Back to Killiecrankie (2)
KILLIECRANKIE . AKA - "Battle of Killiecrankie/Battle of Killicrankie/Battle of Kilicrankie." AKA and see "Planxty Davis." Scottish, Irish; Slow March (2/4 time) or Set Dance (cut time). D Major (Kerr, Morrison, Roche); C Major (Cranford/Holland). Standard tuning (fiddle). AB (Kerr): AABB (Cranford/Holland, Roche). A much elaborate version of the air, it is this Paul Roberts calls the Gaelic/Jacobite version of "Killiecrankie." The original tune, "Planxty Davis" (by which name it is known in Ireland), is, according to 19th century antiquarians, the product of the ancient Sligo-born harper Thomas O'Connellan (who is supposed to have composed seven or eight hundred tunes), who died near Lough Gur, County Limerick, in 1698. Sometimes his place of death is given as Bouchier Castle along with the information that he was buried at Temple Nuadh. In fact, there is much contradictory information about Connellan in the historical record, and much of what exists is rather vague. O'Neill, in Irish Minstrels and Musicians (1913), says of him:
This bard and musical genius whom Arthur O'Neill called 'Tom Conlan, the great harper', was born in Cloonmahon, (anciently known as Clonymeaghan), County Sligo. The date of his birth is variously given as about 1625 and 1640. His celebrity in Ireland was very great although it would seem he is no less popular in Scotland where according to Arthur O'Neill he attained to city honours as 'ballie' in Edinburgh. After a sojurn of a score of years in Caledonia, he returned to his native land in 1689 and died while a guest at Bouchier Castle near Lough Gur in County Limerick in 1698. "His remains were reverently Interred in the adjoining churchyard of Temple Nuadh," Grattan Flood says, "and over His grave a few pipers appropriately played by way of a funeral dirge the introductory And concluding phrases which O'Connellan had added to Myles O'Reilly's 'Irish Tune'; The version being known as 'The Breach of Aughrim'." A banshee we are told wailed from The top of Carraig na g-Colour while his funeral procession was passing to the burial ground. The mournful cooing of the wild pigeons from which the rock takes its name, may account For this quaint fancy. The 'Great Harper' was the composer of 'The Dawning of the Day', Also known as 'The Golden Star', 'Love in Secret', 'Bonny Jane', 'The Jointure', 'Molly St. George', 'If to a Foreign Clime I go', 'Planxty Davis' and seven or eight hundred others Now forgotten. The last named, 'Planxty Davis', is known in Scotland as 'The Battle of Killiecrankie'.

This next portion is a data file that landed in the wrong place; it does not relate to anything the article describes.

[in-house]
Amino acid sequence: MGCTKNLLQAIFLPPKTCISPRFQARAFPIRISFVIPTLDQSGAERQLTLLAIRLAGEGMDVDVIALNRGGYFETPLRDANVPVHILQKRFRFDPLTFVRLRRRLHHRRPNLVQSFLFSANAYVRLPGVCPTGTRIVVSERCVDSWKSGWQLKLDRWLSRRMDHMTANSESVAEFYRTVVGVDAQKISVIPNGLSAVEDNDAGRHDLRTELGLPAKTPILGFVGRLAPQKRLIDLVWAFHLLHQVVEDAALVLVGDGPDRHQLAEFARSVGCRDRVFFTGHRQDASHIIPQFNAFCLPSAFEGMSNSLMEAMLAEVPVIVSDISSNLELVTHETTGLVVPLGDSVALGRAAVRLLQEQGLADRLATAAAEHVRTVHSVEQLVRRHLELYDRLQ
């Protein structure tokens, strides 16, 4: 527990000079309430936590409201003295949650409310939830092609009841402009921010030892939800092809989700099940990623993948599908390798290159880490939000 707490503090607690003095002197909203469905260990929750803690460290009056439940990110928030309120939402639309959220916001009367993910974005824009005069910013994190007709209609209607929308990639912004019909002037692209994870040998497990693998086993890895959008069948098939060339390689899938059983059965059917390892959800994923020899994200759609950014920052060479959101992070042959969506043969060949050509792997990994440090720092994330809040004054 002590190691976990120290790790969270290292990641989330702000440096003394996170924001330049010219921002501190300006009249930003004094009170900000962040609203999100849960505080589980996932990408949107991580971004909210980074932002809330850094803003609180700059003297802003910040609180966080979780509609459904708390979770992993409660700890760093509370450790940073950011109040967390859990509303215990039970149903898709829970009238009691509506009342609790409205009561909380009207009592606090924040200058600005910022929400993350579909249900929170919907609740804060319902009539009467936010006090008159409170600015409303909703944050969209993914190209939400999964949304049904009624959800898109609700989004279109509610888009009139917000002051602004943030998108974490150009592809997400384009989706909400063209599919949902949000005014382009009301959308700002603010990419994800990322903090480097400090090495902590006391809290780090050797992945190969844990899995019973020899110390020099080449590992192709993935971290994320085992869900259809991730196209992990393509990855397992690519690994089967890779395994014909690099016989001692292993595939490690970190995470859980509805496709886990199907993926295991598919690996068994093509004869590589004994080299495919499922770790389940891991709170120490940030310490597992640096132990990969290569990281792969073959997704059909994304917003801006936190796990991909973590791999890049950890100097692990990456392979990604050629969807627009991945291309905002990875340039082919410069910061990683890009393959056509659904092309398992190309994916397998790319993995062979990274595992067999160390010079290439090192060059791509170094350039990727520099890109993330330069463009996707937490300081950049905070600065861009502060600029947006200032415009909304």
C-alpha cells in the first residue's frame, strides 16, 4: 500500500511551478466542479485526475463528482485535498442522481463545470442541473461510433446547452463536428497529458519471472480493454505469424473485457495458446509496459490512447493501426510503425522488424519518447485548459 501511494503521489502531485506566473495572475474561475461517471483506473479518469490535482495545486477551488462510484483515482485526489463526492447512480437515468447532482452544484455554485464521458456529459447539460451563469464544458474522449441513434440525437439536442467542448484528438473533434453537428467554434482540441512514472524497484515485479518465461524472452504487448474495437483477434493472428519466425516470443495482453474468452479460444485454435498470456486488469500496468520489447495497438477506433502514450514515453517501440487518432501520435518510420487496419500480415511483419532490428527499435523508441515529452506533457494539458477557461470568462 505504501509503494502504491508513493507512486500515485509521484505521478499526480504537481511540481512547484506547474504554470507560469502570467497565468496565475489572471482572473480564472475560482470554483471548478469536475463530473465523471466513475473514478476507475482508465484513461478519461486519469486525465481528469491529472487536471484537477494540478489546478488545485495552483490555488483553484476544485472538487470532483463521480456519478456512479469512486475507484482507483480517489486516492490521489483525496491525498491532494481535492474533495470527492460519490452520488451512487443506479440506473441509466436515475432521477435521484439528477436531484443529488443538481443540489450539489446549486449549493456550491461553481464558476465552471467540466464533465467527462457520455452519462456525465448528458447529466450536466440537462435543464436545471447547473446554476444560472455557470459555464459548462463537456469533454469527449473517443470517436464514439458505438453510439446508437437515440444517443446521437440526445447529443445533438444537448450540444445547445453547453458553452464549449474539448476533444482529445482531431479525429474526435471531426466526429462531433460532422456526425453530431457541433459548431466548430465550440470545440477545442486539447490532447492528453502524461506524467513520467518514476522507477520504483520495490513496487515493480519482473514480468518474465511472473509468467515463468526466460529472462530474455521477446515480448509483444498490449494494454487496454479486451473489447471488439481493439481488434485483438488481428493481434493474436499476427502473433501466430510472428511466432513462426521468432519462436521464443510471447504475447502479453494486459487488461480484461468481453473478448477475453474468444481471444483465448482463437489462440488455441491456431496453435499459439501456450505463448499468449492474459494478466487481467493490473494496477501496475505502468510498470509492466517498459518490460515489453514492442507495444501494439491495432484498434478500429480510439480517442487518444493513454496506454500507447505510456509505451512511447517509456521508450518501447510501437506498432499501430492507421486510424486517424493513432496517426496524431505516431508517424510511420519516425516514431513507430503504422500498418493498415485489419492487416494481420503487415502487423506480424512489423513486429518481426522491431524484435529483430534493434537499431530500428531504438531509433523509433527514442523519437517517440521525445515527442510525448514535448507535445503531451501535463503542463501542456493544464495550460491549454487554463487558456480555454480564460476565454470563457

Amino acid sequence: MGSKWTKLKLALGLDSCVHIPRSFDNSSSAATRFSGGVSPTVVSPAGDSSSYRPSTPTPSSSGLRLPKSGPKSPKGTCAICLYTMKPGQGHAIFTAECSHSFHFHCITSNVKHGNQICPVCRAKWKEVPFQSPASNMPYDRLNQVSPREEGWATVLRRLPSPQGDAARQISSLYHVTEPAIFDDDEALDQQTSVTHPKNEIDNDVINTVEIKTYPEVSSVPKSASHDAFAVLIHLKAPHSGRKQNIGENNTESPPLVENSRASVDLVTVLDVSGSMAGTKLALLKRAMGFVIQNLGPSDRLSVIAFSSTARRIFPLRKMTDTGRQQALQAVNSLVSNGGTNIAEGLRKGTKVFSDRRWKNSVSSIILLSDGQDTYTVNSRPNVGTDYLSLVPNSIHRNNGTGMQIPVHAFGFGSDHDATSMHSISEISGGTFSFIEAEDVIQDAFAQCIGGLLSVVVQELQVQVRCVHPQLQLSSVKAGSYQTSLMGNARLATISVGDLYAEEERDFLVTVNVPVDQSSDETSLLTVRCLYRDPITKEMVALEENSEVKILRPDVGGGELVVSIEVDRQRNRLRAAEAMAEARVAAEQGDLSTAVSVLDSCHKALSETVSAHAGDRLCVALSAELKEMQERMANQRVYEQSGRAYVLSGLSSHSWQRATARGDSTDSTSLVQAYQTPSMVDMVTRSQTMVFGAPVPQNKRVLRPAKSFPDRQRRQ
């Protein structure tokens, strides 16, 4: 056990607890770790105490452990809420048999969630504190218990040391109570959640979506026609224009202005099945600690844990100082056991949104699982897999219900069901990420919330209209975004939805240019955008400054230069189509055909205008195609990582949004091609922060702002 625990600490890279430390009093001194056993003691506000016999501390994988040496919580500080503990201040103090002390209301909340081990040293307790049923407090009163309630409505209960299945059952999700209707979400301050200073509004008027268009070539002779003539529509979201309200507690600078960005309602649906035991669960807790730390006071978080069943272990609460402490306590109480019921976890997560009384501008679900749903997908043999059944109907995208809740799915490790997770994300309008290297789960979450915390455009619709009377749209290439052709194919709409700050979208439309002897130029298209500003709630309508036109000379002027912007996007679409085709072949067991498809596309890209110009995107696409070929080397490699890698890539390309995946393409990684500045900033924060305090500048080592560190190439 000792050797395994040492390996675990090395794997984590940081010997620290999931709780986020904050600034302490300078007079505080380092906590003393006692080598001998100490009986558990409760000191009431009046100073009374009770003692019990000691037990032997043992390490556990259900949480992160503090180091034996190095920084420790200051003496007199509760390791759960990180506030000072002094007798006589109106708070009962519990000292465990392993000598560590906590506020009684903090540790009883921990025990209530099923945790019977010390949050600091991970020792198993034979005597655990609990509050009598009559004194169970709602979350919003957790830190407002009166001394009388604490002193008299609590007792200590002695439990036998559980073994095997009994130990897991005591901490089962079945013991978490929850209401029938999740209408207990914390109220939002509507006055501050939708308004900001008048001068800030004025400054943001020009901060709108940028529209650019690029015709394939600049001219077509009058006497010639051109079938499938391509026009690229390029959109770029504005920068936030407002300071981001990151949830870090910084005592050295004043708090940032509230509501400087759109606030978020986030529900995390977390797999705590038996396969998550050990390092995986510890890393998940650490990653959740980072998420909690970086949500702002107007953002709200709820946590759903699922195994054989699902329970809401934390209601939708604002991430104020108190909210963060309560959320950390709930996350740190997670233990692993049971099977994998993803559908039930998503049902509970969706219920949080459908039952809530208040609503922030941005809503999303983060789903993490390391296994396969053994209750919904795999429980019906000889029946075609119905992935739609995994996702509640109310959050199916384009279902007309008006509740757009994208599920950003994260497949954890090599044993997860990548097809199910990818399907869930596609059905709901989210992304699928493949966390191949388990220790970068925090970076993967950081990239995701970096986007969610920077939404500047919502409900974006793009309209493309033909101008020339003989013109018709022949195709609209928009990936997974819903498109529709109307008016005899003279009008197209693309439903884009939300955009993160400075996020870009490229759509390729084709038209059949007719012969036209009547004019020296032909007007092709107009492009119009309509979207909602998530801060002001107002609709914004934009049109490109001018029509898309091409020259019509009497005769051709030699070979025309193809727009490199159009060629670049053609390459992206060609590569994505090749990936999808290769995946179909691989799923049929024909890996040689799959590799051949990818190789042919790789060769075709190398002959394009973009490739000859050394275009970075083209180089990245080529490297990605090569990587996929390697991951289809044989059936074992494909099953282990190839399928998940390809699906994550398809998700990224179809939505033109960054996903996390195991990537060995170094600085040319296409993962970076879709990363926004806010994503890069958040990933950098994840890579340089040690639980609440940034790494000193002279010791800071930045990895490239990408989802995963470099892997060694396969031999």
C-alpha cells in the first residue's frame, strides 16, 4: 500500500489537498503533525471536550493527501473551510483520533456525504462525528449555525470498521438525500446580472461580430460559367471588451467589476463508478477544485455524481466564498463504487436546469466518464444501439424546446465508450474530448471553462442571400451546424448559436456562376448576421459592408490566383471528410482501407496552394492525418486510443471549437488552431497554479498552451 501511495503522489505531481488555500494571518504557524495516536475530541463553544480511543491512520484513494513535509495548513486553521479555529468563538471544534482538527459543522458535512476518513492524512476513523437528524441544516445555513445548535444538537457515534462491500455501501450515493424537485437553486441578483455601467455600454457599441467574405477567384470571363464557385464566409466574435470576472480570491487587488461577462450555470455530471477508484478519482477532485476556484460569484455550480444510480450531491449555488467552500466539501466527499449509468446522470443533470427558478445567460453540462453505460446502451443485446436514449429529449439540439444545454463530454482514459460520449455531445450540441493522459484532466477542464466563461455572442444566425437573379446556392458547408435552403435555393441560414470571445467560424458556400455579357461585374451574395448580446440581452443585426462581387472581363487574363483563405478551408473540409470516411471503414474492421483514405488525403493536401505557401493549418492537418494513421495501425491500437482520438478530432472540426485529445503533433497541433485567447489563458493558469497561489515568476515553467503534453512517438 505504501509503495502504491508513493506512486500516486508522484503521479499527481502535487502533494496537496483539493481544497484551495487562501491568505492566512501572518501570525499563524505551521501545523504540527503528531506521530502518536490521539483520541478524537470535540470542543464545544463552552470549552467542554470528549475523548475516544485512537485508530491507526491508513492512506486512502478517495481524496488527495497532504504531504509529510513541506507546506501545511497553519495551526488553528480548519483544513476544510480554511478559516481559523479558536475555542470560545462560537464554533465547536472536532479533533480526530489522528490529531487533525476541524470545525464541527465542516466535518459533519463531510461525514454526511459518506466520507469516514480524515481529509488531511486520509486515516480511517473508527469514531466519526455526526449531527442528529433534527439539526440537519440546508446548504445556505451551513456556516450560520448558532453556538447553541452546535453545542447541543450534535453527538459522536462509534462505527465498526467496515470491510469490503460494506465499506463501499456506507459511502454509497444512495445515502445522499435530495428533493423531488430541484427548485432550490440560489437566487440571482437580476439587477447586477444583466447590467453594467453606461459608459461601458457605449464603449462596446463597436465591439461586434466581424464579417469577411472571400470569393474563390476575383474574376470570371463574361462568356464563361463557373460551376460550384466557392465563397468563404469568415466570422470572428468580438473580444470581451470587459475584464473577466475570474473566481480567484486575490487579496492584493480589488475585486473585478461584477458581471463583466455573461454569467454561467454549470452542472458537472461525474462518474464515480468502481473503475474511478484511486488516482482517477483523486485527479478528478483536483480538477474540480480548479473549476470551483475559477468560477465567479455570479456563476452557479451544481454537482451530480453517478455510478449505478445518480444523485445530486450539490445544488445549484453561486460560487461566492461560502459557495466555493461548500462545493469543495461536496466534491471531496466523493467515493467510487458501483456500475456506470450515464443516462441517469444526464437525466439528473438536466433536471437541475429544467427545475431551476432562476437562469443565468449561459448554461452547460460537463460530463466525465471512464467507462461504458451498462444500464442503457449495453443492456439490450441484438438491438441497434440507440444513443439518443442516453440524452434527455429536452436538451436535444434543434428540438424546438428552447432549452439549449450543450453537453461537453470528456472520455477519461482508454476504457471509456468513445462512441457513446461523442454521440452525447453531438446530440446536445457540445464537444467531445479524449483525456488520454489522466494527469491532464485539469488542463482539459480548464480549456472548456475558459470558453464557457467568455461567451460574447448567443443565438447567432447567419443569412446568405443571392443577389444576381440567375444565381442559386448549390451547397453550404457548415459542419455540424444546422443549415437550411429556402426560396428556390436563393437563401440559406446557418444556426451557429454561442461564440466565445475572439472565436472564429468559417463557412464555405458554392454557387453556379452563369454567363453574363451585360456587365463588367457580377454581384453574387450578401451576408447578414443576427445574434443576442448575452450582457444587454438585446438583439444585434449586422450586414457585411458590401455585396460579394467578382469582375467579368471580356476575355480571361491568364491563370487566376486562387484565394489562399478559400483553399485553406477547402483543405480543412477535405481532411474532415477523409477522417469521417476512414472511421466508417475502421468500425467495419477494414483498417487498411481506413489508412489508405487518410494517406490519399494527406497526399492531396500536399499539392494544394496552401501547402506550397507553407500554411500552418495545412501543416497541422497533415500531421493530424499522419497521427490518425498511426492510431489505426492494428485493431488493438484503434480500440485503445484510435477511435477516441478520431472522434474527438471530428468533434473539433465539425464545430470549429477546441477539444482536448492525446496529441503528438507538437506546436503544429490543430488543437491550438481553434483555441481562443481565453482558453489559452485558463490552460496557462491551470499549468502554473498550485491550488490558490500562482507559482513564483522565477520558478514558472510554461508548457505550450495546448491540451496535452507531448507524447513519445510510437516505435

Allison Kinnard (The Harp Key, 1986) and Sanger & Kinnaird (Tree of Strings, 1992, p. 110), however, write the "Planxty Davis" title seems to have been attached to the tune by mistake, and instead belongs to a melody to which the Irish harper Turlough O'Carolan (1670-1738) wrote words called "Two William Davises (The)." After Thomas Connellan's death his younger brother Laurence, also a harper who it is said affected a different style, travelled to Scotland and popularized several of this dead brother's pieces, including "Battle of Kilicrankie."
Sanger and Kinnaird find the tune associated to other tunes throughout the British Isles which date at least to the early 17th century. In Ireland it is related to "Star of the County Down (The)," and the Henry Atkinson Manuscript (1694-95, Northumberland) includes it under the title "Irish Gillycranky (The)." William McGibbon printed it as "Gilliecrankie" in his Scots Tunes, Book 2 (c. 1746). In England it is related to "Clean Country Way (The)," "Gilderoy (1)" and "Miller o' Dee," all common in instrumental and vocal collections. The late Cape Breton fiddler and composer Jerry Holland (1955-2009) remembered Angus Chisholm playing this tune in a medley (in 'C' major) with the march "General Robertson of Lawar's."
Source for notated version:
Printed sources: Cranford (Jerry Holland: The Second Collection), 2000; No. 308, p. 111. Kerr (Merry Melodies, vol. 1) c. 1880; No. 23, p. 49. McGibbon (Scots Tunes, Book 2), c. 1746; p. 37 (as "Gilliecrankie"). William Morrison (Collection of Highland music, consisting of strathspeys, reels, marches, waltzes & slow airs), c. 1813; p. 13-15. Roche (Collection of Traditional Irish Music, vol. 2), 1912; No. 282, p. 34.